Ten turbo trainers from £150 to £2,250
Our pick of the best turbo trainers to suit all budgets
Come on, admit it, you've been tempted recently to cancel a ride or training session because outside the comfort and warmth of your home it's been lashing down with rain or is just horribly dark? That's where turbo trainers come in, allowing you to still get some saddle time in when you can't, or don't want to, face the outdoors.
If you read our guide to buying a turbo trainer, you might be interested and in the market to buy one this winter. They are a great investment even for the less serious cyclists among us, and the great thing is there's probably a trainer to match every budget. From the entry level but thoroughly decent trainers to the all-singing all-dancing fully equipped trainers that cost the same as a new bike, there's something for everyone.
Here's 10 that we've picked starting at £150 and rising all the way to £2,250.
Minoura B60-R Trainer £149.99
Minoura's affordable B60-R turbo is well designed with a sturdy frame. The resistance unit is magnetic and uses a 0.6kg dual steel disc flywheel with seven levels of resistance to allow you to tailor the intensity of your session. The remote adjustment lever can be clamped to the handlebars so you can make adjustments without having to get off the bike. www.zyro.co.uk
Elite Nova Trainer £179.99
The Nova Force has replaced Elite's previously best-selling Nova Mag and has been given an improved Mag Force drive unit. This provides more resistance and the heavier flywheel is said to deliver a smoother, more realistic, ride feel. It is supplied with adaptors to fit any wheel size (even a 29er mountain bikei) and has five levels of resistance. www.madison.co.uk
Tacx Satori High Power Turbo Trainer £249.99
A very popular choice at this price point is the Tacx Satori. It's a magnetic turbo with a neodynium magnet and an extra-large steel flywheel, and it offers 10 levels of resistance, adjustable via a quick release lever. Like most trainers the Satori folds flat when not in use and rather neatly a front wheel support is included which doubles as a carry handle for the trainer. www.fisheroutdoor.co.uk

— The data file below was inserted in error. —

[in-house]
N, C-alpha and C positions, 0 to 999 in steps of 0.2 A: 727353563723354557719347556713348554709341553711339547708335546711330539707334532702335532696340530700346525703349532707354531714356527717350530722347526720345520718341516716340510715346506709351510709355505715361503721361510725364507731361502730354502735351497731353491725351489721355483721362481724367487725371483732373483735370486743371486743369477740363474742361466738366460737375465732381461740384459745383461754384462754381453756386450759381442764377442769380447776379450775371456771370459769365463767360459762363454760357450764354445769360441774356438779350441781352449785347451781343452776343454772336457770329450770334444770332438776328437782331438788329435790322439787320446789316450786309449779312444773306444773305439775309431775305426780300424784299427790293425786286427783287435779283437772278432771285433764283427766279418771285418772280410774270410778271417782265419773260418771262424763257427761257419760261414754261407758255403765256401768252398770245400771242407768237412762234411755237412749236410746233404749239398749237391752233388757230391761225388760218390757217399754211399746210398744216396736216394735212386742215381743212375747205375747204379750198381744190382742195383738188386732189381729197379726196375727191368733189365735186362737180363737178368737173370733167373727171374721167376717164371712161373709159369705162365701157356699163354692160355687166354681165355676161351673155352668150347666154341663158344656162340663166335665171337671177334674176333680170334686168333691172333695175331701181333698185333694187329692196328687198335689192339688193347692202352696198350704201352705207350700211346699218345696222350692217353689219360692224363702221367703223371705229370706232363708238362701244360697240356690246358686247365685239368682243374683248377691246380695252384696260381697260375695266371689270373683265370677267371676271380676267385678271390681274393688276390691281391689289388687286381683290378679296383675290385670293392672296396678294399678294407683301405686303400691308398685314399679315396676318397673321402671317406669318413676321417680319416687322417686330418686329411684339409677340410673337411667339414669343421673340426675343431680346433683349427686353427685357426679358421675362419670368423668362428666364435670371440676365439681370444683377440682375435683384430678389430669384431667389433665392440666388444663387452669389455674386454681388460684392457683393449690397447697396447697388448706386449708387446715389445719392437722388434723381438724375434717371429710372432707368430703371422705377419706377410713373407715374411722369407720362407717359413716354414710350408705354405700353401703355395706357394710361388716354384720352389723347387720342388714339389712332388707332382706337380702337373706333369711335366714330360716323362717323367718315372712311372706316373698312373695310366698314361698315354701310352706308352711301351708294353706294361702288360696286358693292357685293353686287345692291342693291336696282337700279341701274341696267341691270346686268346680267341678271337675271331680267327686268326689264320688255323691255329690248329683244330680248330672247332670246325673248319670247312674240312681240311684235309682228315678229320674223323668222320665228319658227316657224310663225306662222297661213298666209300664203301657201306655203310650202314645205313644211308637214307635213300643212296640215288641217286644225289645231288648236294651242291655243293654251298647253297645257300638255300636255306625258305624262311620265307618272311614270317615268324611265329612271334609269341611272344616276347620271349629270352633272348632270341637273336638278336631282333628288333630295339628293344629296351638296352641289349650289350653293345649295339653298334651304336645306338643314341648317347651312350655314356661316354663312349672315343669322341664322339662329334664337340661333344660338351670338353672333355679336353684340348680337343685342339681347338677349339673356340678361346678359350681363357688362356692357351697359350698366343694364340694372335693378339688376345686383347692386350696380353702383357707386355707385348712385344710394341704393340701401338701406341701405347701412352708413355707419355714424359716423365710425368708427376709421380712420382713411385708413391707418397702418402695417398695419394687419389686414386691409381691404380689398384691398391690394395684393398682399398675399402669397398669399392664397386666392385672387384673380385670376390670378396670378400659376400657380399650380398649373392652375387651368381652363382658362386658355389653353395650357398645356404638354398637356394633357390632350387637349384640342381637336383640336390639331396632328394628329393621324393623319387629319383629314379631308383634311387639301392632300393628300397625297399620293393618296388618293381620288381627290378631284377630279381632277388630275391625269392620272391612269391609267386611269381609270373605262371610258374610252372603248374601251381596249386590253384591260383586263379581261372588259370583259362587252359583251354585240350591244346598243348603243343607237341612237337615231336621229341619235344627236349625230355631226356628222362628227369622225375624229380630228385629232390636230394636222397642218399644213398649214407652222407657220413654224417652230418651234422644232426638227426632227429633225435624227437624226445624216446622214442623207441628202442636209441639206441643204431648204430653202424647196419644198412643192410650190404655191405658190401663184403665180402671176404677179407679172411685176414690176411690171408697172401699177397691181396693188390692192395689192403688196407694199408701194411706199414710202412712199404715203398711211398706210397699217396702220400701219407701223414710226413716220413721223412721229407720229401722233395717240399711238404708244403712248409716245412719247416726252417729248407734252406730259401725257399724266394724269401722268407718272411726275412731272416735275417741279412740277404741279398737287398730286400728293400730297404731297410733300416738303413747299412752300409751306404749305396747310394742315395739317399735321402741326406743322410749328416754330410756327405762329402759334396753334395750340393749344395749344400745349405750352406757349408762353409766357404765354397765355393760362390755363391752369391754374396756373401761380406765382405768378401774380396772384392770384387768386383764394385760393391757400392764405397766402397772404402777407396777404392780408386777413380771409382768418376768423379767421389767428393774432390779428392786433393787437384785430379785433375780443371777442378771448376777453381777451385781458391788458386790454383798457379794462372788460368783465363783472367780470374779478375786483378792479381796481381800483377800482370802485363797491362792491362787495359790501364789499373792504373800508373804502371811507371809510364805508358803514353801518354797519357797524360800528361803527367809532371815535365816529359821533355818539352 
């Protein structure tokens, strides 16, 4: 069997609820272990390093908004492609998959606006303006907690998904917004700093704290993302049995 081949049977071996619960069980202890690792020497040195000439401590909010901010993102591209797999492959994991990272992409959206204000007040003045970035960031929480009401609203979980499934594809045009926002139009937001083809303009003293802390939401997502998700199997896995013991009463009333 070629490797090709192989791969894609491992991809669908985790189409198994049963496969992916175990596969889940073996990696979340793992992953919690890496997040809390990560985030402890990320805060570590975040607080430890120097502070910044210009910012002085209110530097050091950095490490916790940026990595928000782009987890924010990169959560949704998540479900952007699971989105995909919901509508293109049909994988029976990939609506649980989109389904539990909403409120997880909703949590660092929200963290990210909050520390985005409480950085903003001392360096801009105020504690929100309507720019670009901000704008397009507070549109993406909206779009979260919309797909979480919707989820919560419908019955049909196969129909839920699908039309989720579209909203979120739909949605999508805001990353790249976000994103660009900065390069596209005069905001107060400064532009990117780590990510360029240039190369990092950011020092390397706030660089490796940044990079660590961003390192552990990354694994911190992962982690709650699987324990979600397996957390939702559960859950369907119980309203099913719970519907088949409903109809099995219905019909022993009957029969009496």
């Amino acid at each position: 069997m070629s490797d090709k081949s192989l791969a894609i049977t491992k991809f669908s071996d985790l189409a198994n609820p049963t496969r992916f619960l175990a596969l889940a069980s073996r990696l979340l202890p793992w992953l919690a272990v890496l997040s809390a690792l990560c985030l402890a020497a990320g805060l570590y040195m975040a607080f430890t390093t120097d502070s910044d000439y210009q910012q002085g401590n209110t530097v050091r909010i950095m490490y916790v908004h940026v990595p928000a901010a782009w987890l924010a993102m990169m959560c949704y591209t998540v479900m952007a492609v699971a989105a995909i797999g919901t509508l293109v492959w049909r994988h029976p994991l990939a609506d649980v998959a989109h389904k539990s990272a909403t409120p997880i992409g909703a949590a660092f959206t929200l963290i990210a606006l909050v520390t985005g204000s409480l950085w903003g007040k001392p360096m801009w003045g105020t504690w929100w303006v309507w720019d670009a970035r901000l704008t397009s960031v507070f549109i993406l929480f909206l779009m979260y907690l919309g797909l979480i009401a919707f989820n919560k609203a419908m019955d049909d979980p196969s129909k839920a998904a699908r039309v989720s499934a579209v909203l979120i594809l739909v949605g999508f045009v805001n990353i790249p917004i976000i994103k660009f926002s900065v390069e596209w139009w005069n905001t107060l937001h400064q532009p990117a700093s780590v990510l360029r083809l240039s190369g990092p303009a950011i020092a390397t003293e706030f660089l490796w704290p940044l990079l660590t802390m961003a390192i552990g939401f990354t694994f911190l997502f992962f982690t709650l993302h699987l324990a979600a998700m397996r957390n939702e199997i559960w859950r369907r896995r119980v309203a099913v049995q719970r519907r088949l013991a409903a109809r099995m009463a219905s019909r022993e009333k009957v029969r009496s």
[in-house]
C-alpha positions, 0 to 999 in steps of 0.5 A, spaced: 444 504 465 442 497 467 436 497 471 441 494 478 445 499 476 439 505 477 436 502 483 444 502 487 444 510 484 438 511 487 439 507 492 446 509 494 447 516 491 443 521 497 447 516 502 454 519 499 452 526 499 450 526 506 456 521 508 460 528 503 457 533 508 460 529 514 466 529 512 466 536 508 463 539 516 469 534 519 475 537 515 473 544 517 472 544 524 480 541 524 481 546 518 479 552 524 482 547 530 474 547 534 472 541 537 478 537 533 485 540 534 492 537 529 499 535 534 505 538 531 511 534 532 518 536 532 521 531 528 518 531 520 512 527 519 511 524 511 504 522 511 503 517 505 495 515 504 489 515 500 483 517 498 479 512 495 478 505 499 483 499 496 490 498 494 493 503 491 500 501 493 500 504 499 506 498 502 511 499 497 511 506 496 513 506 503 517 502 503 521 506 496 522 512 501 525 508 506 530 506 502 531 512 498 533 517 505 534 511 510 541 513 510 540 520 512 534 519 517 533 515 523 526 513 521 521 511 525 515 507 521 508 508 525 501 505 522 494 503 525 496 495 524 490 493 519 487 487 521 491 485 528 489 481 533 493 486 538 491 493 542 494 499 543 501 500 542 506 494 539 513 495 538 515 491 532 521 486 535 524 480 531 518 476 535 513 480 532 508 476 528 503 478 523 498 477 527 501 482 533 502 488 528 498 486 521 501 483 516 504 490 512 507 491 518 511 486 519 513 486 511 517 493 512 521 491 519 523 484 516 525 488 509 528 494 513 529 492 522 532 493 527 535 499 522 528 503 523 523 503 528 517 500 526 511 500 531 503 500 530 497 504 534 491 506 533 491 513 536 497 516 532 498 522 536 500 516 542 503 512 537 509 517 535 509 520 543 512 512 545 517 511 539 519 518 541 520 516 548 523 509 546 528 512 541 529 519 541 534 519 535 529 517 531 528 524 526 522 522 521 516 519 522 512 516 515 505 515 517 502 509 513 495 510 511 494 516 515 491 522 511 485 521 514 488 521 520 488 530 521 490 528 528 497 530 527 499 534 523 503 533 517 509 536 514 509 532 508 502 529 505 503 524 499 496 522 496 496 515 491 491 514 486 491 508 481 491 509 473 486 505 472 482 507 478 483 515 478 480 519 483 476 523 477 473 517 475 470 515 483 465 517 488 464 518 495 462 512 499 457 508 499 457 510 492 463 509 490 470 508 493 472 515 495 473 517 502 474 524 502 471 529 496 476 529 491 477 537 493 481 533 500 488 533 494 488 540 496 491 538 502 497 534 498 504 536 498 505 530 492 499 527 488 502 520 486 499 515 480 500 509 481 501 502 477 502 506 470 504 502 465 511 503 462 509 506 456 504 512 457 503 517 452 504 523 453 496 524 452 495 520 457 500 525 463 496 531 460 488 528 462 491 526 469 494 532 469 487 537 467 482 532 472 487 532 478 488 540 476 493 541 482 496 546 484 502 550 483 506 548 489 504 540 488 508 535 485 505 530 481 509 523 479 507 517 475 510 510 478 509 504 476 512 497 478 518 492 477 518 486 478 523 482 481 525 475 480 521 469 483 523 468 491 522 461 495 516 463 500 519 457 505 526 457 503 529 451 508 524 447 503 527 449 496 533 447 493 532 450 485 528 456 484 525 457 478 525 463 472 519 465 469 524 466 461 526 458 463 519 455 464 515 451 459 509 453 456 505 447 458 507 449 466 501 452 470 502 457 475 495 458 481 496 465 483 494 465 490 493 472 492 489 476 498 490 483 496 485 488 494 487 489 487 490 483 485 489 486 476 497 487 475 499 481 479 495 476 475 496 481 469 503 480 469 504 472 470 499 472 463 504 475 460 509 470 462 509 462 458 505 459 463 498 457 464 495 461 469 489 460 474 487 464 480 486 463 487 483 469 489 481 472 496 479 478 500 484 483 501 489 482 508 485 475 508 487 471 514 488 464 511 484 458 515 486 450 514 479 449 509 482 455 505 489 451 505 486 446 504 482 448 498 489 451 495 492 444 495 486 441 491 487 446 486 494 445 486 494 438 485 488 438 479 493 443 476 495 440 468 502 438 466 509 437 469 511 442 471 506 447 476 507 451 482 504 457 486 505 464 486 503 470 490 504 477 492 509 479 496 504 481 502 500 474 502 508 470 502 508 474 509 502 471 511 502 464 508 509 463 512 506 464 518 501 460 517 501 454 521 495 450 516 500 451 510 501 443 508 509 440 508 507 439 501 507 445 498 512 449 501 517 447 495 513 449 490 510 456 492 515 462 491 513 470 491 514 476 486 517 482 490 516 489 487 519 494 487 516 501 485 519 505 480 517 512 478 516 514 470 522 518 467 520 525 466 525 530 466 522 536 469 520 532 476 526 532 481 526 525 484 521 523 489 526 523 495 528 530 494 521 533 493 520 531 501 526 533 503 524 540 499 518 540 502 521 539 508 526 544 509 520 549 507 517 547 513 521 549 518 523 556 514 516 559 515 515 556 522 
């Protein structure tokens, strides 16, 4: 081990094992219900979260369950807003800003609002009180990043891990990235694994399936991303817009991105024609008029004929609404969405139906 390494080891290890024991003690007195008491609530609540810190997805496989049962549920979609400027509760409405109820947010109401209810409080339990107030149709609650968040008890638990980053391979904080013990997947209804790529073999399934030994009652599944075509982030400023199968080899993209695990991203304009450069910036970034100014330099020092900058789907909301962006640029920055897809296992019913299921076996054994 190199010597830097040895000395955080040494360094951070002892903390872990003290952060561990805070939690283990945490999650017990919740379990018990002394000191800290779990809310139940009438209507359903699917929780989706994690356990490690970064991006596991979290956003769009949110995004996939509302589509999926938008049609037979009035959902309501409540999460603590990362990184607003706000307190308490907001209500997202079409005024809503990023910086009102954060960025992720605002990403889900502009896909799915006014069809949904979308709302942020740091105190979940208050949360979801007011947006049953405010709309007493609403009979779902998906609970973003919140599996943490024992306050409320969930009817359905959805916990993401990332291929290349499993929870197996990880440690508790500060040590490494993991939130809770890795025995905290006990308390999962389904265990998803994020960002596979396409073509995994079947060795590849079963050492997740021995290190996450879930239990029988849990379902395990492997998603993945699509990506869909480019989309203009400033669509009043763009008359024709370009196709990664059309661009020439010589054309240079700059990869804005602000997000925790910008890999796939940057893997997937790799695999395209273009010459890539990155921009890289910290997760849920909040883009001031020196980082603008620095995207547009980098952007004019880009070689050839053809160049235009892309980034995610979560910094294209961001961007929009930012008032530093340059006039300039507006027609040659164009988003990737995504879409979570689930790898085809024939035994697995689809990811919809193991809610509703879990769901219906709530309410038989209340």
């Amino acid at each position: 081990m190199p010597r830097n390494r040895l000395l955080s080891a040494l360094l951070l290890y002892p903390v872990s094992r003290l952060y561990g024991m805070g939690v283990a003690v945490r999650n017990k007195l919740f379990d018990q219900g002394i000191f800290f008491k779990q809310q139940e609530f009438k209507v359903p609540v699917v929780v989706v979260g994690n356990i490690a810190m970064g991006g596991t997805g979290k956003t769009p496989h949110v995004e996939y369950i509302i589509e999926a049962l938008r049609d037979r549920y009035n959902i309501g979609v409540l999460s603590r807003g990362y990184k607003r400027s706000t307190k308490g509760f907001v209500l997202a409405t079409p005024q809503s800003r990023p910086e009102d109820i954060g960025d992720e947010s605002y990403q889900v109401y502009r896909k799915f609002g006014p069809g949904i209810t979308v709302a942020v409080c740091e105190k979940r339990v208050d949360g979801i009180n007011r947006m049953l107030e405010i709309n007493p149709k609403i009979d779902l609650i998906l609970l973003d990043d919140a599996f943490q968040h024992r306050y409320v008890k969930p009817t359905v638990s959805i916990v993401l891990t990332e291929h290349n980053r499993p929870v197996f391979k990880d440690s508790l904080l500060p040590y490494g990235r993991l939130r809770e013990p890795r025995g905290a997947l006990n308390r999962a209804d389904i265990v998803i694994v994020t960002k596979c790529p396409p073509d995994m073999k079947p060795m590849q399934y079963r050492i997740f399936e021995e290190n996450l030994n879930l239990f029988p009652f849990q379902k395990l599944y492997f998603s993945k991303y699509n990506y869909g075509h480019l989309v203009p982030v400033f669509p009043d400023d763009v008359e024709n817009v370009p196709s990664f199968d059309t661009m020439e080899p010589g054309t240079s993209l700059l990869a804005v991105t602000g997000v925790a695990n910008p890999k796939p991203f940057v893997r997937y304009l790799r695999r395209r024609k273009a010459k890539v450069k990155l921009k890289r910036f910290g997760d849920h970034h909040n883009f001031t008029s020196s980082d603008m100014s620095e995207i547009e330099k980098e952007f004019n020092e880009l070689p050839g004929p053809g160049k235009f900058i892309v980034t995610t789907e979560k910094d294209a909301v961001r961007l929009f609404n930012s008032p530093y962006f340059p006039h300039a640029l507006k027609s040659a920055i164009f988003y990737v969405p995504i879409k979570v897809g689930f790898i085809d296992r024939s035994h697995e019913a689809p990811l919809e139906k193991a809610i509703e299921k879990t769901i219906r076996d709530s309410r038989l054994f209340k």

CycleOps Fluid 2 indoor trainer £265
The mid-range Fluid 2 is CycleOps' most affordable fluid resistance trainer. Fluid resistance units give a very smooth feel when you're cycling - as close as you'll get to the real thing. There's no manual adjustment of the resistance, instead the resistance builds with the intensity of your pedalling. The idea is that you have a unlimited range of resistance. Read our review.
Kurt Kinetic Road Machine turbo trainer £299.99
Kurt Kinetic isn't the biggest name in the world of turbos but this one ticks most of the boxes. It's ultra-sturdy and the fluid resistance uses silicone in the chamber which isn't affected by heat so you have consistent resistance no matter the air temperature. Read our review.
Elite Qubo HydroMag Digital Trainer £334.99
The brand new Qubo uses a frame that provides a wider platform with adjustable feet for both improved stability, handy when doing intervals, and a lower bike height so you don't need so many books under teh front wheel. It has a larger ElastoGel rollder and the fluid resistance unit provides better simulation of riding on the real road, and the rollers automatically calibrate to the rear wheel. A head unit displays speed, distance, time and watts.. www.madison.co.uk
Bkool Turbo Trainer £399.99
Trainers from Spanish firm Bkool have a unique concept that attempts to make training on your own more interesting by using online route sharing and real world video training rides. Hook the trainer up to your computer and you can watch real-world video from around the world while you train with more videos being uploaded all the time. One really neat feature is the ability to download a friend's training ride and ride against them as a virtual partner. And when you do venture out on the real roads, you can record it with your GPS device and upload that route to the trainer. More details.
Lemond Revolution trainer £399.99
The Lemond differs from other turbo trainers in that rather than the rear wheel being clamp into the frame, it is removed. Your bike fits to an axle and cassette setup. It uses a belt drive to transmit your effort to the flywheel fan and as a result gives a very realistic feel. At 14kg it's a solid lump on the floor. Read our review.
CycleOps Indoor Cycle i100 Pro £1,150
If we were to get snowed in for the entire winter we can't imagine a more complete indoor trainer that we'd rather be stuck with. It can be fully adjusted to match the fit of your bike and you can change the saddle and pedals too. The size and weight of the frame means a very stable platform for the hardest intervals, and the 48lb flywheel gives a very precise and wide range of resistance control. More info.
Famously designed with input from Sir Chris Hoy, the Wattbike is a staggeringly good bit of kit but its price limits it to those most seriously interested in home trainer. If you're interested in the Wattbike you'll want to know that it's one of the most advanced home trainers currently available. Smooth resistance with stacks of adjustment from the huge fan up front, and it spits out more data than you'll know what to do with. It can be plugged into your computer to thoroughly analyse each session. Read about our experiences.